3. Backing up folders and drives
      6m 36s
    4. Restoring files and drives
      4m 39s
    5. Handling an entire system crash
      6m 0s
  12. 28m 23s
    1. Exploring changes to the UI
      4m 46s
    2. Access sites quickly using Favorites and History
      5m 17s
    3. Connecting to RSS feeds and web slices
      6m 1s
    4. Displaying similar sites with Suggested Sites
      2m 16s
    5. Browsing without navigating using accelerators
      6m 36s
    6. Keeping your browsing private using InPrivate Browsing and filtering
      3m 27s
  13. 1h 14m
    1. Setting up your Windows Live profile
      4m 37s
    2. Downloading Windows Live Essentials
      2m 23s
    3. Tracking dates and events with the Windows Live calendar
      7m 22s
    4. Free email with Windows Live Mail
      6m 14s
    5. Texting live with Windows Live Messenger
      7m 13s
    6. Organizing and sharing photos in Photo Gallery
      9m 46s
    7. Synchronizing photos on two computers with Live Sync
      4m 0s
    8. Controlling content and communications with Family Safety
      6m 26s
    9. Keeping a blog with Windows Live Writer
      6m 50s
    10. Accessing free online storage with SkyDrive
      4m 44s
    11. Creating a movie with Windows Live Movie Maker
      14m 46s
  14. 18s
    1. Goodbye
      18s

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Windows 7 Essential Training
6h 31m Beginner Oct 22, 2009

Viewers: in countries Watching now:

In Windows 7 Essential Training, David Rivers helps users of any level feel comfortable with the improvements and enhancements found in Microsoft's operating system. From simple navigation through the updated graphic user interface, David shows how to install or upgrade and get the most out of Windows 7. He covers using the new Internet Explorer 8 and boosting a computer's memory with the ReadyBoost tool. He also highlights hardware configuration options and explores the advances made connecting a home or work system with Windows Live, the cloud-computing environment made available for Windows 7 users. Exercise files accompany this course.

Topics include:
  • Running Windows XP programs within a Windows 7 installation Accessing favorites quickly through jump lists Establishing user settings through Windows Explorer Setting up a home network with Homegroup Displaying similar sites with suggestions in Internet Explorer 8 Syncing photos on two computers with Live Sync
Subjects:
Business Operating Systems Computer Skills (Windows) Teacher Tools Education Student Tools
Software:
Windows
Author:
David Rivers

Simplifying organization with libraries

As we have been working with Windows Explorer in this chapter you may have noticed something new, here in the navigation pane. It's called Libraries. Libraries are indeed new to Windows 7, and they give us a quick and easy way to organize documents that may exist in several different locations. So typically you'll see the defaults here for Documents, Music, Videos and Pictures, and those are the default you're used to seeing in your own user folders. But when they're in a library, the subtle difference here is that we can add additional locations to our library, so we never have to go navigating for those specific files or folders.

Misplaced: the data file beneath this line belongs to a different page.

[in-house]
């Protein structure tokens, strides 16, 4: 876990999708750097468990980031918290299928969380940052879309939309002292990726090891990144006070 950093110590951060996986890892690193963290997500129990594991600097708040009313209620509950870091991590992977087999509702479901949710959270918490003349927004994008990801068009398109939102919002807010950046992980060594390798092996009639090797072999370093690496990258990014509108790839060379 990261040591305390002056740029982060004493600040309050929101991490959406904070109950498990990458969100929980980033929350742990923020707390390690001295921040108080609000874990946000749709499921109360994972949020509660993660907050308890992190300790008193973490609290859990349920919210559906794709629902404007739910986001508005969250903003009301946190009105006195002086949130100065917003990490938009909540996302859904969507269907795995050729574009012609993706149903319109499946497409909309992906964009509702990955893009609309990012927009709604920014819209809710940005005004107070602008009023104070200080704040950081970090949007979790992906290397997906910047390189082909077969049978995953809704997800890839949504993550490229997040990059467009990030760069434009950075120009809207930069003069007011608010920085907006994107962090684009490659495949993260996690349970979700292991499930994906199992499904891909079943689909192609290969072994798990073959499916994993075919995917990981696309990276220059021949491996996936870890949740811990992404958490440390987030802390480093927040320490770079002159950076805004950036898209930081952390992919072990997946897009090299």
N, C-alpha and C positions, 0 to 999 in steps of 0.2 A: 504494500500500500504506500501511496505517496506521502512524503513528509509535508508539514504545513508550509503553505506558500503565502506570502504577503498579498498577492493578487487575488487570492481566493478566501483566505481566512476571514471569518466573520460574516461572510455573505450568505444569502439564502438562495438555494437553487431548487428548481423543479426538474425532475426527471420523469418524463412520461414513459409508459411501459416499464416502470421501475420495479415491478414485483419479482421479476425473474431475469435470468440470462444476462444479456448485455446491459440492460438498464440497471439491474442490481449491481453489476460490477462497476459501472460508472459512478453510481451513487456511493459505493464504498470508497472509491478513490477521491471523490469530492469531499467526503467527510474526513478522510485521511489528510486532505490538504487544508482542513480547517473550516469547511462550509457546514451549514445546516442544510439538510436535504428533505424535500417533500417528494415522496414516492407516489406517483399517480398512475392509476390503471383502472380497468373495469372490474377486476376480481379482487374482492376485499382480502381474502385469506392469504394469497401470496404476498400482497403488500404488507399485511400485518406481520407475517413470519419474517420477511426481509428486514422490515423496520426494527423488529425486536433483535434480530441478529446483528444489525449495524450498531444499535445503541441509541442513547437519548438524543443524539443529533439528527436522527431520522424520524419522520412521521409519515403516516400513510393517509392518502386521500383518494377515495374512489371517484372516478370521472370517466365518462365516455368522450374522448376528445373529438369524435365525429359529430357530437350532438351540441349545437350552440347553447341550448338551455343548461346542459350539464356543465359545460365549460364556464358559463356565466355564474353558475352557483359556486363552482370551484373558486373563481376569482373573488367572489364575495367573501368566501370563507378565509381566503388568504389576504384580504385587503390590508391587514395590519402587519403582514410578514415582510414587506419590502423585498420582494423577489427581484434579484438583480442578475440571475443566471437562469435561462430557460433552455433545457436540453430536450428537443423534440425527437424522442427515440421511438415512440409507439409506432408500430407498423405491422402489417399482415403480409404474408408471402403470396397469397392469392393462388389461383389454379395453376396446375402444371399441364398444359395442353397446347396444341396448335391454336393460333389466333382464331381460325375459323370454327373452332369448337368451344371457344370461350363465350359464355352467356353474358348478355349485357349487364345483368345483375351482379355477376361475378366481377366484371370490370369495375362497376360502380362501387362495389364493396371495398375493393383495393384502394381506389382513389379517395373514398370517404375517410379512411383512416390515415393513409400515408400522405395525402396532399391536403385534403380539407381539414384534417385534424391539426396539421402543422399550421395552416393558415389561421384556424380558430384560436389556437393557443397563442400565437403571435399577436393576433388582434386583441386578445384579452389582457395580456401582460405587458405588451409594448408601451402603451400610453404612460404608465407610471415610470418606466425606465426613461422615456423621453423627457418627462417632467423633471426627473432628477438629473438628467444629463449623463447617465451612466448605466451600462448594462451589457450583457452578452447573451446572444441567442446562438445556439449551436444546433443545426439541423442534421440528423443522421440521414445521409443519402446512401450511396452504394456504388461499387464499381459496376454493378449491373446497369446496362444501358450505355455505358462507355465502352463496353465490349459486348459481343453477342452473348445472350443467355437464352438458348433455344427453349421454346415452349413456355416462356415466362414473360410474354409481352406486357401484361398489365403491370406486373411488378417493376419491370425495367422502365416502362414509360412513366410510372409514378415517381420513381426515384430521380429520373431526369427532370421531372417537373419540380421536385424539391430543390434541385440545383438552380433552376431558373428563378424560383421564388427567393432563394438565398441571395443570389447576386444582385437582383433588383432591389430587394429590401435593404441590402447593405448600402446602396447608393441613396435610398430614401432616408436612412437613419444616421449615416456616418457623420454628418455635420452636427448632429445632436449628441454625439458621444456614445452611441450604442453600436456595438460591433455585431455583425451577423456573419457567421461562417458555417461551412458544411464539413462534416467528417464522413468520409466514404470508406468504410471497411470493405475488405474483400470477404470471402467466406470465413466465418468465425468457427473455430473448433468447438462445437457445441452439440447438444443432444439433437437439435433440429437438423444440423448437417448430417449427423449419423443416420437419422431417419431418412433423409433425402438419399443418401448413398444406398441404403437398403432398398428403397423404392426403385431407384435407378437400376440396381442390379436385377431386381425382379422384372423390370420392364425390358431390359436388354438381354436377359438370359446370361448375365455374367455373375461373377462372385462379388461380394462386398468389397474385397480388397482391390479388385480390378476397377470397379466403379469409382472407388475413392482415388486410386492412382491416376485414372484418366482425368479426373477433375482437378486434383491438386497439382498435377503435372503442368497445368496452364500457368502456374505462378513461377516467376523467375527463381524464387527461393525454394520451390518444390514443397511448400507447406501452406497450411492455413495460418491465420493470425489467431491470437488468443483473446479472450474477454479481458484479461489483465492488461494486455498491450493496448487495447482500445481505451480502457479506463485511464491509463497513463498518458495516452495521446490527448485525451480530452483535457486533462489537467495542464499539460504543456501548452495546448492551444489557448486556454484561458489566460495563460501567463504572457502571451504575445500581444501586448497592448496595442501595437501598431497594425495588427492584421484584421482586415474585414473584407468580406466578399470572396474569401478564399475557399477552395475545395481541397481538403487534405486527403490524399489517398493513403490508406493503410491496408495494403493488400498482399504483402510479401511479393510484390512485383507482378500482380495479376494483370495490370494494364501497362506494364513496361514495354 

Let me show you what I mean. We'll start by using our Exercise Files. Let's go up to the Desktop or wherever you have stored your exercise files, and open up that folder. Now we'll go to the Chapter 3 folder. Double-click that and we'll double-click the 03_05 folder. Now in here you'll notice two subfolders: Cool Pics and Wildlife, and if we look at either of these we've actually got photos in there. So I am going to go back up to my 03_05 and give it a click to navigate back to that main folder.

And I want to this particular folder in my Library, and I want it to be added to My Pictures. So I don't have to go navigating here every time I want to access these pictures. So all I am going to do is go back up to Chapter 3. With over 03_05 selected, I am going to click Include in library. Now I get to choose one of the default locations, such as Pictures, or I go to create a brand-new library. I am going to choose Pictures. Now you'll notice over here for Pictures when I select it in the navigation pane, I have got my own pictures, which is empty, and you see the sample ones that come with the installation, and then down below I also have quick and easy access to those two folders that I just added to the library.